Recovery's Edge by Myers Neely Laurenzo

Recovery's Edge by Myers Neely Laurenzo

Author:Myers, Neely Laurenzo [Myers, Neely Laurenzo]
Language: eng
Format: epub
Publisher: Vanderbilt University Press
Published: 2015-07-11T16:00:00+00:00



If they’re here, they are probably not in the right mindset to have a real relationship.

—Gus, 2006, Horizons professional staff

Regardless of the season, Moe wore a large winter coat, a dress shirt, and a tie. His eyes were often vacant, but when he felt inclined to socialize he was engaging. Moe often brought me pieces of paper—newspaper articles about Bhutan’s gross national happiness or a clipping that described an international economic essay prize that he hoped to win. One rainy afternoon, he presented me with his résumé—a fragmented genealogy. It read:

• Captain, “It’s Academic,” American High School TV Contest

• President, High School Kiwanis, September 1962 to June 1963

• Executive Committee, [Town] Teenage Republicans

• President, [University] Young Democrats, November 1964–May 1965

• 104 semester hours Political Science

• Freelance Writer—June 1966 to August 1974, [Major City], US Publications: The Activist, American Scholar, Boston Globe, Commonweal, Dissent

• Independent Bookseller—September 1975 to November 1977 Operate book search service, sell to public and dealers, and relate to partners and staff

• Piece work: putting sales labels on hardware (plumbing fixtures)—August 1997–May 1998

• Recycle Center—December 2001 to present, Bookkeeping, $6.50 per hour part time

What happened, I wondered, between 1977 and 1997? “Tell me about this résumé,” I suggested.

“My fiancée was murdered.”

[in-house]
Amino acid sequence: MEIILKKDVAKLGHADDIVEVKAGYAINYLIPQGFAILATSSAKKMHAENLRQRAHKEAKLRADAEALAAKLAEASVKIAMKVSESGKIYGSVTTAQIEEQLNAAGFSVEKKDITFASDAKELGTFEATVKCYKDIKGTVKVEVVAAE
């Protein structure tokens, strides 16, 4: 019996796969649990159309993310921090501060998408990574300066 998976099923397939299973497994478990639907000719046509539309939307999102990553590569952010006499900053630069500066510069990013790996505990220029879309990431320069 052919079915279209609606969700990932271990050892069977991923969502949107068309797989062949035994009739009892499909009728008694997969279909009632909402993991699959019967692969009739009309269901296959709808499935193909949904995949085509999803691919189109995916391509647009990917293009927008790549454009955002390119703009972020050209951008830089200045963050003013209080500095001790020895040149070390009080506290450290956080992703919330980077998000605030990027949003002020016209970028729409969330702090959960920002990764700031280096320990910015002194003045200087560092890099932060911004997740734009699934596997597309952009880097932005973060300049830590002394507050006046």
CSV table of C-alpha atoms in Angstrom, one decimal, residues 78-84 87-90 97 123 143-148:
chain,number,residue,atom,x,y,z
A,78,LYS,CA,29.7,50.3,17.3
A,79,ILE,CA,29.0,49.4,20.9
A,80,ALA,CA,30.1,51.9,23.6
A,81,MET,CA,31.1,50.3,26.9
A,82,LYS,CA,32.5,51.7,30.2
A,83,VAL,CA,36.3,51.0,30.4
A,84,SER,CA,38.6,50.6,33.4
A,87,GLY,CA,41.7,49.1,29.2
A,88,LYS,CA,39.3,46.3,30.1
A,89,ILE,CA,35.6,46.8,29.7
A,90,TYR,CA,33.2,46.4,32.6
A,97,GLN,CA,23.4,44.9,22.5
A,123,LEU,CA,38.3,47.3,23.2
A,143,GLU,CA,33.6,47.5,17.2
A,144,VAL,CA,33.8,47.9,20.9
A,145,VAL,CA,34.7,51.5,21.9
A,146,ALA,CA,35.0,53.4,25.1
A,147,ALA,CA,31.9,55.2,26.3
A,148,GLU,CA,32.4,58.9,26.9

Moe had been a writer, he told me, all of his life. In the late 1960s, like many young people of his time, he and his girlfriend left their home state to “tune in and drop out” in a large and fabulous city. Moe earned money writing political pieces. Sadie waitressed. They saved until they had enough money to open a small, independent bookstore. Moe knew the time was right, and he asked Sadie to marry him.

But one night in 1977, Sadie did not come home. Moe found her in a puddle of blood near the entrance of the bookstore. She had been locking up for the night, he said, when an armed thief took her life. Moe said he had a complete mental breakdown—his first ever. Losing Sadie, he claimed, triggered the psychosis that has plagued him ever since.

He had tried taking medications, but they did not work for him. He still took them and suffered immense side effects—weight gain, neurological tics that caused him to smack his lips like a fish gulping for air—but he still experienced symptoms. Moe was disabled by his voices, and now could only work part-time doing bookkeeping in the smoky back room of a small local business.

When the center was closing for the day, I offered Moe a ride. Rain fell in torrents. Moe accepted. “I am attending a community philosophy meeting,” he announced, grinning widely. He clutched a dilapidated, well-tabbed copy of Heidegger’s Being and Time.

“Oh, that’s exciting,” I said. “Is this a member group?” Moe had run a happiness group for members at Horizons that I had attended, which is where we met.

“Oh, no,” Moe beamed. “These are real, normal people! People from the community. About ten.”


“Mostly young people. We meet once a week so I can teach them.


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